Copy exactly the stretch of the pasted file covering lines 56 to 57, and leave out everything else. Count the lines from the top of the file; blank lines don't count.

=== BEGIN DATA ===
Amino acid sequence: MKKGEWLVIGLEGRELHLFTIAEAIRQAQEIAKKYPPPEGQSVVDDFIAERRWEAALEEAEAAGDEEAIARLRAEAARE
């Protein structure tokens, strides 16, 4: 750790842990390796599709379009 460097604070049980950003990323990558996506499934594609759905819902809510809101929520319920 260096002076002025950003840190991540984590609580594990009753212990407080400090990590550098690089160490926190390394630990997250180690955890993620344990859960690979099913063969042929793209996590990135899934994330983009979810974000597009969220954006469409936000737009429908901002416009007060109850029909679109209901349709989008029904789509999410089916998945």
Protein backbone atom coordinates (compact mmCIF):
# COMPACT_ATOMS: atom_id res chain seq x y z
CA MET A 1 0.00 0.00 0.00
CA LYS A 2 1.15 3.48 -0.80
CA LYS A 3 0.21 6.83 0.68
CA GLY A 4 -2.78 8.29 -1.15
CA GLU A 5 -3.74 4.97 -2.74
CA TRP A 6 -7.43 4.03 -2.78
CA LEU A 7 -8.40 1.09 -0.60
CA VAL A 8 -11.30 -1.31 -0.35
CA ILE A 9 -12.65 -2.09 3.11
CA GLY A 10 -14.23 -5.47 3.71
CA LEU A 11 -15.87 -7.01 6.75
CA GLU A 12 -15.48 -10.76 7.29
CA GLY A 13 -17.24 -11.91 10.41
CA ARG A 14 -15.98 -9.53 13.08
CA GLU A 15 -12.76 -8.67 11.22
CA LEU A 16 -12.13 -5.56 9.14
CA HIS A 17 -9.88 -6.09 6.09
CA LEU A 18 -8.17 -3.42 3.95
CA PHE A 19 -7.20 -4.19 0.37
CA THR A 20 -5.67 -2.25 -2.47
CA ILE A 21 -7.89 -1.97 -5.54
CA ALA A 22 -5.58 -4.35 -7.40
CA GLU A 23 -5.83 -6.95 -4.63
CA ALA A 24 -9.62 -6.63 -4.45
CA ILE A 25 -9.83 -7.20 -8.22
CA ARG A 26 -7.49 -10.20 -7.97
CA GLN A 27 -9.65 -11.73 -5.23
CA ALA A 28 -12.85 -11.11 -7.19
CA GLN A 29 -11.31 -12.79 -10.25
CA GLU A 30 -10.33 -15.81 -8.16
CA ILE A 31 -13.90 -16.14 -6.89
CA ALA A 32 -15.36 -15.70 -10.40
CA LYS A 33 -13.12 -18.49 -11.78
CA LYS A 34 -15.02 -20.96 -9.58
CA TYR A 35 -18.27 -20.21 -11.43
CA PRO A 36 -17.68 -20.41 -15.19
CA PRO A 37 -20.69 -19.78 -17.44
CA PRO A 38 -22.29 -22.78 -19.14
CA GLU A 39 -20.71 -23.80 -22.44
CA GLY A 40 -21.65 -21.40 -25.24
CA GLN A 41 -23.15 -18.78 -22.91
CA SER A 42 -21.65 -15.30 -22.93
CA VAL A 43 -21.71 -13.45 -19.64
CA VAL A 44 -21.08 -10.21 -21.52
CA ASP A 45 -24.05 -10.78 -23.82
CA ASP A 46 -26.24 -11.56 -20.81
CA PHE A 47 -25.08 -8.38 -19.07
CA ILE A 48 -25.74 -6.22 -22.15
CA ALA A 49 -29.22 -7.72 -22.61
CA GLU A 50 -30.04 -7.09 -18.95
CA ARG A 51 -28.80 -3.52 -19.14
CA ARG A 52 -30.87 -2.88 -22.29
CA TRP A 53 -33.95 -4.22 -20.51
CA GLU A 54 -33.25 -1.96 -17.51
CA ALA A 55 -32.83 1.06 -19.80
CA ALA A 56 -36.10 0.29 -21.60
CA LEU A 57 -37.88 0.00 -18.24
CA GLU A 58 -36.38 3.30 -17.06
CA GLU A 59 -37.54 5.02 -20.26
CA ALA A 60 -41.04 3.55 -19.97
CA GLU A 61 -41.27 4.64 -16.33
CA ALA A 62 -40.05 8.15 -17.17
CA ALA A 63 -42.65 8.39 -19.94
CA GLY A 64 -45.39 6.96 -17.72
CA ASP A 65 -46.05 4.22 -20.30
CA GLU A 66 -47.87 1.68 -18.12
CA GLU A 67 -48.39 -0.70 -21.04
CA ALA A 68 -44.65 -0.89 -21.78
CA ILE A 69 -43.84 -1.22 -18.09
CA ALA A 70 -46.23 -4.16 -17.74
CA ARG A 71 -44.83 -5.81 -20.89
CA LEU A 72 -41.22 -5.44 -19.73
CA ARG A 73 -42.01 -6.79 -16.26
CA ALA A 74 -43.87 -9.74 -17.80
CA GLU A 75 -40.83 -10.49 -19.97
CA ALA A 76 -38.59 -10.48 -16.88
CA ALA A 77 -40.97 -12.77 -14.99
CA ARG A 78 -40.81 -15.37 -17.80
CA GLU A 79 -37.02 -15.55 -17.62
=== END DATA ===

CA ARG A 52 -30.87 -2.88 -22.29
CA TRP A 53 -33.95 -4.22 -20.51